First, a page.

by T. B. Stamper
The Frog Hunter: A Story about the Vietnam War, an Inkblot Test and a Girl, is a memoir that reads stranger than fiction.
The author takes his readers on a fascinating, often humorous, and emotionally moving journey from deadly Ranger missions in Vietnam, to betrayal by his superior officers at Fort Ord, to the inside of an Army psychiatric ward.
With a chaotic mind, trying to make sense of the war, Stamper is in a desperate search for truth.
He turns to the hippie culture, attracted by their message of love and enlightenment. Unexpectedly, he meets a beautiful girl; the love of his life. The happiness that life now offers him is threatened by the war that consumes his mind and heart. He wants the girl and he wants a future. But how can he find his way back to normal?
Written in powerful prose, the story reveals how war wounds the soul, but then hope emerges, kindled within the tangled aftermath of trauma and loss.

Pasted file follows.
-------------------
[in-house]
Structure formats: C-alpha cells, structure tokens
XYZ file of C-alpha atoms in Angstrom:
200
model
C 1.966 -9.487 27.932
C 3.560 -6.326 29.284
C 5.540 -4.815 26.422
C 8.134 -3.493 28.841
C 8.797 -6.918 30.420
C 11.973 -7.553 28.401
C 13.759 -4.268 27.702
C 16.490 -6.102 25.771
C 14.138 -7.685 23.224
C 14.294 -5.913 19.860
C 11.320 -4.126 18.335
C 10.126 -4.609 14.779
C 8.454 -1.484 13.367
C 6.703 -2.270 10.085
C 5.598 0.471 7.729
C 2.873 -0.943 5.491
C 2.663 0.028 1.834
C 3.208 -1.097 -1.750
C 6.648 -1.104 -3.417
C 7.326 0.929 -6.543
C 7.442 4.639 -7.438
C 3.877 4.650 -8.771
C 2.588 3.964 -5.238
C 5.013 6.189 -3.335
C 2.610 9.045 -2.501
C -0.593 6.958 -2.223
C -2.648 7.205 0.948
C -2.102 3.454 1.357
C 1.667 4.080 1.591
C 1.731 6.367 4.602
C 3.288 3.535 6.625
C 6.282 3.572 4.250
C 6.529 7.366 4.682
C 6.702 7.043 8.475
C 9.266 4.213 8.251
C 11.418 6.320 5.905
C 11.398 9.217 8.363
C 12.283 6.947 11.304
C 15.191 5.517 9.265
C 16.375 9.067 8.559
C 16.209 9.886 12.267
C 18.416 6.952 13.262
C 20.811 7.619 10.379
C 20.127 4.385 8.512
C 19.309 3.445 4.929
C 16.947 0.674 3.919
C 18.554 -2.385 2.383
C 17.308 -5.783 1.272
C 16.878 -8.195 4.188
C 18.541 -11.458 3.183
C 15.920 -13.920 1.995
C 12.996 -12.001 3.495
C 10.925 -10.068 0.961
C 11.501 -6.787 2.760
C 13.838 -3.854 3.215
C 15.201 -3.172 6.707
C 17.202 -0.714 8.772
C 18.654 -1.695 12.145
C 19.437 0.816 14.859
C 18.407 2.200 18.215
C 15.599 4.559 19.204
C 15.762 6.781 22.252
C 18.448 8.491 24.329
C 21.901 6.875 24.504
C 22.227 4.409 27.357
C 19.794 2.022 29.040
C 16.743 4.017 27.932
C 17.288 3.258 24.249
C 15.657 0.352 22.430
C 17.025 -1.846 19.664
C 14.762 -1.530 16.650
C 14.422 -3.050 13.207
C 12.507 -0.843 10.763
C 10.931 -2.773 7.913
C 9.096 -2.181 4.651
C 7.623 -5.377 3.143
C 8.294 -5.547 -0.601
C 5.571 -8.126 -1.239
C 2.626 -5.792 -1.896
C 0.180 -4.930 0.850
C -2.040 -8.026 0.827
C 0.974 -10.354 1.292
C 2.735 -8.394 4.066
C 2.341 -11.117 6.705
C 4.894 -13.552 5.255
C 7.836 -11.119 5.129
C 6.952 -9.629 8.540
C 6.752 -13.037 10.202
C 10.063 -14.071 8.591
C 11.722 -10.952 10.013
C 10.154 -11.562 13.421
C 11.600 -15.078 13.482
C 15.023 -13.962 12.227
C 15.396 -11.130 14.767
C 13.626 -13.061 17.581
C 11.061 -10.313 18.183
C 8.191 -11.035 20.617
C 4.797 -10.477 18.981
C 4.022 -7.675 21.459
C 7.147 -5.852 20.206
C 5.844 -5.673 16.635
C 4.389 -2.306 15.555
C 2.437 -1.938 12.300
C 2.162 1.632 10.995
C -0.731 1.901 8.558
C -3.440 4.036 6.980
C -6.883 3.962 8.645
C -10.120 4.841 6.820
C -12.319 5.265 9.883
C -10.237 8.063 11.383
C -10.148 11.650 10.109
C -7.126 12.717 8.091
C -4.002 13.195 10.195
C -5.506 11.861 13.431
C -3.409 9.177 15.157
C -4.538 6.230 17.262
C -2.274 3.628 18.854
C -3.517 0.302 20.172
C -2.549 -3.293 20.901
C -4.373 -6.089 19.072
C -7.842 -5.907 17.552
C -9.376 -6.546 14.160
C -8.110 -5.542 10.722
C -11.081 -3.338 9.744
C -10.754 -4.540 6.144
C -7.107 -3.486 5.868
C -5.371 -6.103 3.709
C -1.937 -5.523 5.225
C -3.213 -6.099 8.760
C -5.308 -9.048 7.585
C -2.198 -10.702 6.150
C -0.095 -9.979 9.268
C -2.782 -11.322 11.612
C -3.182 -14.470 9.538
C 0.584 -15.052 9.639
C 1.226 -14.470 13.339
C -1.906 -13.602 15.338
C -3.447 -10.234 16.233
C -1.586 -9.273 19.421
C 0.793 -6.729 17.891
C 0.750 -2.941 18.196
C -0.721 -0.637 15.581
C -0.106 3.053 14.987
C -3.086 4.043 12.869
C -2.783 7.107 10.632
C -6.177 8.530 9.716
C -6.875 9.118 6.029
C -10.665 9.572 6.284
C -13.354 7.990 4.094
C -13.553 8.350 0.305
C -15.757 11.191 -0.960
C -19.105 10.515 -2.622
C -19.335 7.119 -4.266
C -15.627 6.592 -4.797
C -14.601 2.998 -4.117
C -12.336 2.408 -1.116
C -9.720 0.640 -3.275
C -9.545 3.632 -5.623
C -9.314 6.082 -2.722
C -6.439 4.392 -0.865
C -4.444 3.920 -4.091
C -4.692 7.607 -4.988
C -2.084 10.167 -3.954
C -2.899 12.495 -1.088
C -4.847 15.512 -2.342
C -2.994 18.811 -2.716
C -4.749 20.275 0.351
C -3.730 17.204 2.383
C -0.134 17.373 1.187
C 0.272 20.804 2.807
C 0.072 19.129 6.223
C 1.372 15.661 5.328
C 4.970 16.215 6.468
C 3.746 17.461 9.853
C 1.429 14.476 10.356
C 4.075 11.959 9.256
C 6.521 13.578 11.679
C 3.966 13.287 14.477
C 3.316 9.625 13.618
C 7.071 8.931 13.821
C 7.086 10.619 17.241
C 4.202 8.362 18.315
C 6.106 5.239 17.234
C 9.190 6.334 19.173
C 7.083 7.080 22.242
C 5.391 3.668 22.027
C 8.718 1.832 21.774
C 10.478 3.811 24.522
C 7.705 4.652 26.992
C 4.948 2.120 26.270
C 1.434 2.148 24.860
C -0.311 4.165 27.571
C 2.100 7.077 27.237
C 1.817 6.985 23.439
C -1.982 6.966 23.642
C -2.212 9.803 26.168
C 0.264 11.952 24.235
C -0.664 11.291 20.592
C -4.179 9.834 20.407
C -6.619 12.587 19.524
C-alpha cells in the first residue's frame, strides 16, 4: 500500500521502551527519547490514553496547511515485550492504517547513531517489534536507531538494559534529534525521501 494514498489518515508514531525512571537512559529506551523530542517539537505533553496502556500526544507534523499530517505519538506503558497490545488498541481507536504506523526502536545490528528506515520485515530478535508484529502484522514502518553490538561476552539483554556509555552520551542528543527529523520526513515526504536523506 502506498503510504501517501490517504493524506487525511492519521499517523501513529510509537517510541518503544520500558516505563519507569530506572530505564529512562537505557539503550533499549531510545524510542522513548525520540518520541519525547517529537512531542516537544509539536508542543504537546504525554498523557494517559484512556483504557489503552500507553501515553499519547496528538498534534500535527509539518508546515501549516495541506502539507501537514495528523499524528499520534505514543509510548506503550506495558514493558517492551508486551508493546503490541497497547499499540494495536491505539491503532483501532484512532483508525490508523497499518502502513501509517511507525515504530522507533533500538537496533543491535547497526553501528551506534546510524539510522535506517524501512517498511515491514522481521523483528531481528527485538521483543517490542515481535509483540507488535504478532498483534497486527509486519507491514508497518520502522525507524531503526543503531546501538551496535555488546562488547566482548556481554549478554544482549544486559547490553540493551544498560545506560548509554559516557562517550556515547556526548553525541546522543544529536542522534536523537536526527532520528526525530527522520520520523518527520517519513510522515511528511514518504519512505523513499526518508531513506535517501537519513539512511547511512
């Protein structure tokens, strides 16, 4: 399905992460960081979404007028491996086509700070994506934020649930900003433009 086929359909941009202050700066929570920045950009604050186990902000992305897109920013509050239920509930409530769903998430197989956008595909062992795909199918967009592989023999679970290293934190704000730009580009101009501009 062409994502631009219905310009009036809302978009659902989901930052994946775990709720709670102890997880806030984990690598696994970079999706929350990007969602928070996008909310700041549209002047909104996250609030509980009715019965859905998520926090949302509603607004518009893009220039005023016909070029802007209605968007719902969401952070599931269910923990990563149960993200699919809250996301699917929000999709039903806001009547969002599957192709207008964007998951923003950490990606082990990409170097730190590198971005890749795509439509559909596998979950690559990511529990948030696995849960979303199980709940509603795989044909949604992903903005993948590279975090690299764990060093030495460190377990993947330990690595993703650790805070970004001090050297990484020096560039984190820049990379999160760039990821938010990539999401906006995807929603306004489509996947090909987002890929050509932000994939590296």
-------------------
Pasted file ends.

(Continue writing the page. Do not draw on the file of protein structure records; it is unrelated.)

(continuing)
This is a memoir written in the style of a fiction novel told in the first person point of view (the author’s) and this is very effective. The author tells his story in a very cohesive and easy style and does not shy away from talking about his emotions but doesn’t descend into sappiness. His descriptions are brilliant as I was able to clearly visualise what was happening and where.
It’s a book that will be memorable to me. I’ve always had empathy for the Vietnam veterans because of the lack of recognition and support that they received compared with veterans of other wars. To have survived the war in Vietnam and then to feel alienated and unable to talk about it because it was the war no one wanted to hear about, and wouldn’t understand anyway, must have been hell in itself. I’m glad the author was able to find the right people to help him on his journey to healing.
I highly recommend this book, even if it’s a subject you have no interest in. I think you will become quite invested in the story.